The Existence of Evil and Good Friday


There comes a point when there is no longer a way to avoid the difficult question, “Why is there evil in the world?” Whether or not our children and students verbalize it specifically, they will be wondering. How will we answer a question that so many great thinkers and theologians have debated for centuries? I think this explanation by John Piper is extremely helpful: Continue Reading…

A Gospel Song for Children

One of the things I miss most about not teaching this year is the wonderful worship time that I experienced in first grade Sunday school. I especially miss singing Mighty, Mighty Savior with the children. It is an easy song for children to learn, and it presents clear Gospel truth. You can see the words and listen to it here: Continue Reading…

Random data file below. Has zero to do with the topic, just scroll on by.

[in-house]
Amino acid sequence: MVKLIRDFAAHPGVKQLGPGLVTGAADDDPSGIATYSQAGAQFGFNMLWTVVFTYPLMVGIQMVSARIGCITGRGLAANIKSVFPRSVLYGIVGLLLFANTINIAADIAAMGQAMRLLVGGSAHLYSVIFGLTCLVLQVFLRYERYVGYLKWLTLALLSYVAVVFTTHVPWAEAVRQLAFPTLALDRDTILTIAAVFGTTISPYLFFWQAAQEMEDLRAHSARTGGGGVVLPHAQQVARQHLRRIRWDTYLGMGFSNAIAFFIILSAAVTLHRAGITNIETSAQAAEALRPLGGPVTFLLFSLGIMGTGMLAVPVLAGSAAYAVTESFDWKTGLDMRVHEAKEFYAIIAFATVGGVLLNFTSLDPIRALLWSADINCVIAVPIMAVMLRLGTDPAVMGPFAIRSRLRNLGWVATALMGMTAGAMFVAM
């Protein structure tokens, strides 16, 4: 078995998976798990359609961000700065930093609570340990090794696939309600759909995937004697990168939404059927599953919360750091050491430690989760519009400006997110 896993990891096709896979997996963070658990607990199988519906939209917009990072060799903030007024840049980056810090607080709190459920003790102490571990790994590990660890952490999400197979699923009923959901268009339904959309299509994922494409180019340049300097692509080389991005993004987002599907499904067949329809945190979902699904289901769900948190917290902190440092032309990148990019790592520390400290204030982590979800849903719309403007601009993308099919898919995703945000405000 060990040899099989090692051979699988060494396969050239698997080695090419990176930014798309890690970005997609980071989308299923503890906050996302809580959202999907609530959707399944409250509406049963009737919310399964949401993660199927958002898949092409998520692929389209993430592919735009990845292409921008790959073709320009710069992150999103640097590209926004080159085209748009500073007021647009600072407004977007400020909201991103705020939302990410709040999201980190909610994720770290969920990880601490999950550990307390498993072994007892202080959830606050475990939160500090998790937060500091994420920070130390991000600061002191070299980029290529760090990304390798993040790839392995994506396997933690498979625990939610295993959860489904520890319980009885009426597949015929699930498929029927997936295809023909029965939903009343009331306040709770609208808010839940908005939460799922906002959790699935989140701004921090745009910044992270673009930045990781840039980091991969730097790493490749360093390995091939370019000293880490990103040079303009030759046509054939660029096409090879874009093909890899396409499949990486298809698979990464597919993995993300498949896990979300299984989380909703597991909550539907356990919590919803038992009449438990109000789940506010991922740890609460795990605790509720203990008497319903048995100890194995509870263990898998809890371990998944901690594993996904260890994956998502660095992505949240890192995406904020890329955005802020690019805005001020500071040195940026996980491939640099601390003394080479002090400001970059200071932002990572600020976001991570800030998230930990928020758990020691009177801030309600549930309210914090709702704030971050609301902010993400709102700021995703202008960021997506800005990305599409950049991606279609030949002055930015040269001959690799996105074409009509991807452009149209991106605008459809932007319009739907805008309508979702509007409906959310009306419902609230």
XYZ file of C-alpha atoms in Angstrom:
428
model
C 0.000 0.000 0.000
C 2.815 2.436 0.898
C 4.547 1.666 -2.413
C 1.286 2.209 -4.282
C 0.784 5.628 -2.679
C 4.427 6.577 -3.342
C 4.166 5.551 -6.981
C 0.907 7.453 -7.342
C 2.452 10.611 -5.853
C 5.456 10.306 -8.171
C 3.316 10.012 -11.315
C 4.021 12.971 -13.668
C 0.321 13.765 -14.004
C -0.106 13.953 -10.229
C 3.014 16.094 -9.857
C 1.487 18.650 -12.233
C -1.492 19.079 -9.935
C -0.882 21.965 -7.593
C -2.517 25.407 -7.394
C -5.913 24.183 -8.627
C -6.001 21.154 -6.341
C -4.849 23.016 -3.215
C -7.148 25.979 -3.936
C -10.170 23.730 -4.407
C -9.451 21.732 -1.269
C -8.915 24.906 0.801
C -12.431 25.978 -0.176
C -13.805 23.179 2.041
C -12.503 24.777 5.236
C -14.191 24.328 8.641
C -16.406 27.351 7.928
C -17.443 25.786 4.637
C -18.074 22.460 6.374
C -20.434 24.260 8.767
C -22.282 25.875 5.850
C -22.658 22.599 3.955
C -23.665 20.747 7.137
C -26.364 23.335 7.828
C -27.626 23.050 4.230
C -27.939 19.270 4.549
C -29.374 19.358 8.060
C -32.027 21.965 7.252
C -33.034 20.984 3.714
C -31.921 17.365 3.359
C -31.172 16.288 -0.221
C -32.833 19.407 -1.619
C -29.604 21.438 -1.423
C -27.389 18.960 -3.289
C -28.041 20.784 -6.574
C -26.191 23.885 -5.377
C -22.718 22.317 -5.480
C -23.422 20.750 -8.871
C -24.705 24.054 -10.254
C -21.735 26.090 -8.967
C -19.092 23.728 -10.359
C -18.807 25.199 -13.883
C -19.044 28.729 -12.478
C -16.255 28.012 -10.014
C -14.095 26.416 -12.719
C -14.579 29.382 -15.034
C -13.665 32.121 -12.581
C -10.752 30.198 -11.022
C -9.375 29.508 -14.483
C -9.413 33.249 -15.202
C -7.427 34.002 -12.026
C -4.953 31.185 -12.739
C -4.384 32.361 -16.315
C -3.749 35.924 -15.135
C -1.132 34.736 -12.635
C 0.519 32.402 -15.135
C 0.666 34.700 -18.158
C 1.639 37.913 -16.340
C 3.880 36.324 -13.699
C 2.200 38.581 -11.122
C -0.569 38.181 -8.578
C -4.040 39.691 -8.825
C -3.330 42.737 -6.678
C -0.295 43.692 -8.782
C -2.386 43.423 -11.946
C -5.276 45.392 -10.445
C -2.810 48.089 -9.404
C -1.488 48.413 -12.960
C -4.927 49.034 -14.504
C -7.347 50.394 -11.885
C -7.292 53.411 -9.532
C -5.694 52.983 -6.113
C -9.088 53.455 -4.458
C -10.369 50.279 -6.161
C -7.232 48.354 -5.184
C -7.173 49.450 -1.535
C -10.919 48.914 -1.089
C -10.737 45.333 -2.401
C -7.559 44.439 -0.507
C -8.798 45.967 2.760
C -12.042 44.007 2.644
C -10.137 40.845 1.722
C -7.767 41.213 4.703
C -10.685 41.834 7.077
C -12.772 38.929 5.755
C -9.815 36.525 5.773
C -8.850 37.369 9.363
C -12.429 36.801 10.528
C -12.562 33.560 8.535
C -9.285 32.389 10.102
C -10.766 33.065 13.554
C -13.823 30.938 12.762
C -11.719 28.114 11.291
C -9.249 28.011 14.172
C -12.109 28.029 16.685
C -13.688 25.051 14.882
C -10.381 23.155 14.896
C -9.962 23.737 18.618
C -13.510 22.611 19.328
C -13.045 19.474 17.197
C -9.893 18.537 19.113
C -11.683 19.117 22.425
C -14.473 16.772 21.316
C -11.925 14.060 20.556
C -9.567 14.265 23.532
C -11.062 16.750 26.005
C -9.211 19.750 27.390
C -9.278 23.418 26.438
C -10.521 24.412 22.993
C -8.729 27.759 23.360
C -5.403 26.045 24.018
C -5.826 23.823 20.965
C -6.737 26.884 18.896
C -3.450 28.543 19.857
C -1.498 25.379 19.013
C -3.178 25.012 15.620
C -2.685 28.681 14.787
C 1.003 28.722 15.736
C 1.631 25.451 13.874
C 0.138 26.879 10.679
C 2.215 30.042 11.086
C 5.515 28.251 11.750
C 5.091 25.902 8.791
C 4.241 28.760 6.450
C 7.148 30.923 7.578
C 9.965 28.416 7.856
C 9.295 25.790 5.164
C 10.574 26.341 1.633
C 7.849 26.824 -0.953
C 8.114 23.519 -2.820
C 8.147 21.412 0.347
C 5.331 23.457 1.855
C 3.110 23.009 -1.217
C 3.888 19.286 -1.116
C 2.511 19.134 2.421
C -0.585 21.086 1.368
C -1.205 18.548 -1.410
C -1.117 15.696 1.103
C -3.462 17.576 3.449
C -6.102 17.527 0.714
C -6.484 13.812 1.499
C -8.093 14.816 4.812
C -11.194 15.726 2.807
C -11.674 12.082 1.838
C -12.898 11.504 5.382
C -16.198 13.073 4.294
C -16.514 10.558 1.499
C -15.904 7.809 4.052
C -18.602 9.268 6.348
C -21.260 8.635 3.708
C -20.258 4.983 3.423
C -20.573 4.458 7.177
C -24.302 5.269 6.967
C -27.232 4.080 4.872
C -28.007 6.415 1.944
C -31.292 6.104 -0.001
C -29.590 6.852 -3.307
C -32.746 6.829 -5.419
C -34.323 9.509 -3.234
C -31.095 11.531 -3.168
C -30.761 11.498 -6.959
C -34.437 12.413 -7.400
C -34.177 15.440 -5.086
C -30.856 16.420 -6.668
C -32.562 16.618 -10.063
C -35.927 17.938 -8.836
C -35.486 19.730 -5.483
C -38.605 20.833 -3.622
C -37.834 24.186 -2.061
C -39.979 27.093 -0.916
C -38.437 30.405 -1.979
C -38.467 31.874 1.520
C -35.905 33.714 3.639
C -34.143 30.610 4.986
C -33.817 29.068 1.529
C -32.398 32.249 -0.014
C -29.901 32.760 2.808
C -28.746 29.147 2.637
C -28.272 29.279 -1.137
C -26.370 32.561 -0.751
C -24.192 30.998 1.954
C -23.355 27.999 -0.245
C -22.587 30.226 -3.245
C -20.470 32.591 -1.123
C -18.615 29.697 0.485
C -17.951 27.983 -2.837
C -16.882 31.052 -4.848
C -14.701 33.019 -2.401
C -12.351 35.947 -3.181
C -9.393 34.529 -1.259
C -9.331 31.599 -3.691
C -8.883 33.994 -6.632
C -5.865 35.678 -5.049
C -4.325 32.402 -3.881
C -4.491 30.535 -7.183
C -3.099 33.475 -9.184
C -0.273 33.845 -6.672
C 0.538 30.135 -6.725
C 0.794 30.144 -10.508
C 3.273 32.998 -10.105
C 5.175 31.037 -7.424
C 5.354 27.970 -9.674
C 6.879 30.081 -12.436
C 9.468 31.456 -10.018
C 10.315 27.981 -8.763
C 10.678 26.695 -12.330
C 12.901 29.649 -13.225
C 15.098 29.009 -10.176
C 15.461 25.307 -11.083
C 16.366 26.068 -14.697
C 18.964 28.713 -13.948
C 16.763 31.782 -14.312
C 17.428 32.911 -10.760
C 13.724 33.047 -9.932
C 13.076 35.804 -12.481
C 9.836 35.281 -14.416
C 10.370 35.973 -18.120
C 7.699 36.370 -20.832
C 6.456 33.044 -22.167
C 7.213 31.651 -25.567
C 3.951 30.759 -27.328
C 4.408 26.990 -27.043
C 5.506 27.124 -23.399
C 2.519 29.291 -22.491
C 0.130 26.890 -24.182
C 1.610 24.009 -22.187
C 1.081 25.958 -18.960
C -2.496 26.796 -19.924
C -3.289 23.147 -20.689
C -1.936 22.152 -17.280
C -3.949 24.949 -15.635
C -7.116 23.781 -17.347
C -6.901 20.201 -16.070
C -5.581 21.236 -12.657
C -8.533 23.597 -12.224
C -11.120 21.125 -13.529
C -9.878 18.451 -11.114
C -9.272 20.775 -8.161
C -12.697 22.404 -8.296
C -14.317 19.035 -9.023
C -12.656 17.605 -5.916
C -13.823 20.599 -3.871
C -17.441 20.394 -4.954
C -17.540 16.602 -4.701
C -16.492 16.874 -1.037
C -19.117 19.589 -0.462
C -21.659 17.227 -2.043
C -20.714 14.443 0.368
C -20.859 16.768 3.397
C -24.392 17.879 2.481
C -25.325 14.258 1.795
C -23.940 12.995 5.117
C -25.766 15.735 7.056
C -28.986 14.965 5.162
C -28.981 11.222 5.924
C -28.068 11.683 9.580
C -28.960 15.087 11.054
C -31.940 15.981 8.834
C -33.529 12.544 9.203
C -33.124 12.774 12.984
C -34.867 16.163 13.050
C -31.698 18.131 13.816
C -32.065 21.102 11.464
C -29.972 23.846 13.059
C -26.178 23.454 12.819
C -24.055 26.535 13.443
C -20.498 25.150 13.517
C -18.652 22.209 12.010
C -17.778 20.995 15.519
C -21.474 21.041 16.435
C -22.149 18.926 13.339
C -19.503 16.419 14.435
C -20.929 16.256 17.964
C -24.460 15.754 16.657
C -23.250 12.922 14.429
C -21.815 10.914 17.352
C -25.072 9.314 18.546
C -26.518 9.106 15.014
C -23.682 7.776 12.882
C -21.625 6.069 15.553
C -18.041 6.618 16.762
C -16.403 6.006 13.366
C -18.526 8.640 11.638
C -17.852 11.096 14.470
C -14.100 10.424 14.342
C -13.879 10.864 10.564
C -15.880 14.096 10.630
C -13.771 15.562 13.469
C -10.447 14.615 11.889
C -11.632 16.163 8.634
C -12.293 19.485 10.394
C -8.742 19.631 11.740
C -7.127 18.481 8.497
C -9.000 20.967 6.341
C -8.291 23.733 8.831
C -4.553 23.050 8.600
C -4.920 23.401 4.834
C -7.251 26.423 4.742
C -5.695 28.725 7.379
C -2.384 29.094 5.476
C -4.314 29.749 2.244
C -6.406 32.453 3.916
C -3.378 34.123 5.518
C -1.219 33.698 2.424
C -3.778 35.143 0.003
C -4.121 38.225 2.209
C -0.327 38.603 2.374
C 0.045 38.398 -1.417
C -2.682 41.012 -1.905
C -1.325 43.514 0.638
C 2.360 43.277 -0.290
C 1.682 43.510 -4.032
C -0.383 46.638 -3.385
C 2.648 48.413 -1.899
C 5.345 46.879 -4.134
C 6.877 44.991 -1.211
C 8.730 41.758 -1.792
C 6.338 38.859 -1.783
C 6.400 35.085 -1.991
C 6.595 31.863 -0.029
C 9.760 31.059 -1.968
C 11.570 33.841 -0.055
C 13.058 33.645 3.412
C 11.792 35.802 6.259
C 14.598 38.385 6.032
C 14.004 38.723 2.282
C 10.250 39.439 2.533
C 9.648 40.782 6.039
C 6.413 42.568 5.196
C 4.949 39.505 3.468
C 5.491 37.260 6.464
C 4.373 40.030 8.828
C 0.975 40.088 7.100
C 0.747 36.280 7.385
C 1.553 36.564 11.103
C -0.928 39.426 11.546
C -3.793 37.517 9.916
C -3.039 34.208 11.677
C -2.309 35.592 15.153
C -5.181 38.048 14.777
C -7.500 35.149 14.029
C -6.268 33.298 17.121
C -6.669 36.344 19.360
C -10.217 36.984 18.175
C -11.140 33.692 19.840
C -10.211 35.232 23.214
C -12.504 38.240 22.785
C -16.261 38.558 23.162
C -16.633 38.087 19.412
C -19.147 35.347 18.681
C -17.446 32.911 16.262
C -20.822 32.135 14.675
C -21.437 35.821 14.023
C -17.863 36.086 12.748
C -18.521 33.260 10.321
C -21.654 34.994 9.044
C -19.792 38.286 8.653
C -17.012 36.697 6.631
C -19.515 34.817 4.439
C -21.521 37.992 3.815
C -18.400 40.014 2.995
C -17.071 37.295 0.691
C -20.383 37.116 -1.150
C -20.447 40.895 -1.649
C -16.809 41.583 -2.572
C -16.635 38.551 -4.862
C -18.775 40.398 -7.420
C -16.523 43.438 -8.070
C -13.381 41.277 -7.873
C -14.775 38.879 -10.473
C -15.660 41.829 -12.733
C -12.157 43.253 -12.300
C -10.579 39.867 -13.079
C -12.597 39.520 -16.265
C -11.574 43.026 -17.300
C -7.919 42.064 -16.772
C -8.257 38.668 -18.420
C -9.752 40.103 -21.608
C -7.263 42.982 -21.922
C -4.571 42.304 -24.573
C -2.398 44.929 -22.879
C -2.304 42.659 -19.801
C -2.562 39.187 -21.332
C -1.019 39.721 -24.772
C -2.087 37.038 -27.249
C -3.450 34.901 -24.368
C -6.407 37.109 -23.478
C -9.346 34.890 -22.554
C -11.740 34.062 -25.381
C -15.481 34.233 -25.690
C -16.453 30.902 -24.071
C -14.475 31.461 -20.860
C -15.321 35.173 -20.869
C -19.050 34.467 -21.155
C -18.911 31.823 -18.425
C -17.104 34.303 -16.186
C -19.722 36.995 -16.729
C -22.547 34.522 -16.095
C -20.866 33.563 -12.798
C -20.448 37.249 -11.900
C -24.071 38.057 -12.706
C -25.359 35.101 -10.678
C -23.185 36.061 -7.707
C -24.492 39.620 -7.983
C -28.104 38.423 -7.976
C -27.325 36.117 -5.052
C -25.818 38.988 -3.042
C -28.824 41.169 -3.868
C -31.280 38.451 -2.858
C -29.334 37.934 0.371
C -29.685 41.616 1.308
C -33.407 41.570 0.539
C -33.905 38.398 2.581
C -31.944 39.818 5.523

Being Amazed Over and Over Again


As a teacher, the greatest emphasis in our lesson preparation is spending time in heart preparation. I found these words from Pastor C. J. Mahaney to be especially helpful this week:

I received another recent expression of thanks from a man who concluded his letter with these words: “I am amazed by the power of the gospel over and over, and have increased in my own love of the Savior. I can’t believe that I have been saved from what I deserve.”

Amazed by the power of the gospel, over and over—can you say those words about your own experience as well? Do you continue to find your salvation an incredible miracle as you recall the judgment you genuinely deserve? Continue Reading…

Free Lesson: Helping Children Understand the Resurrection

Children Desiring God Blog // Helping Children Understand the Resurrection: Free Lesson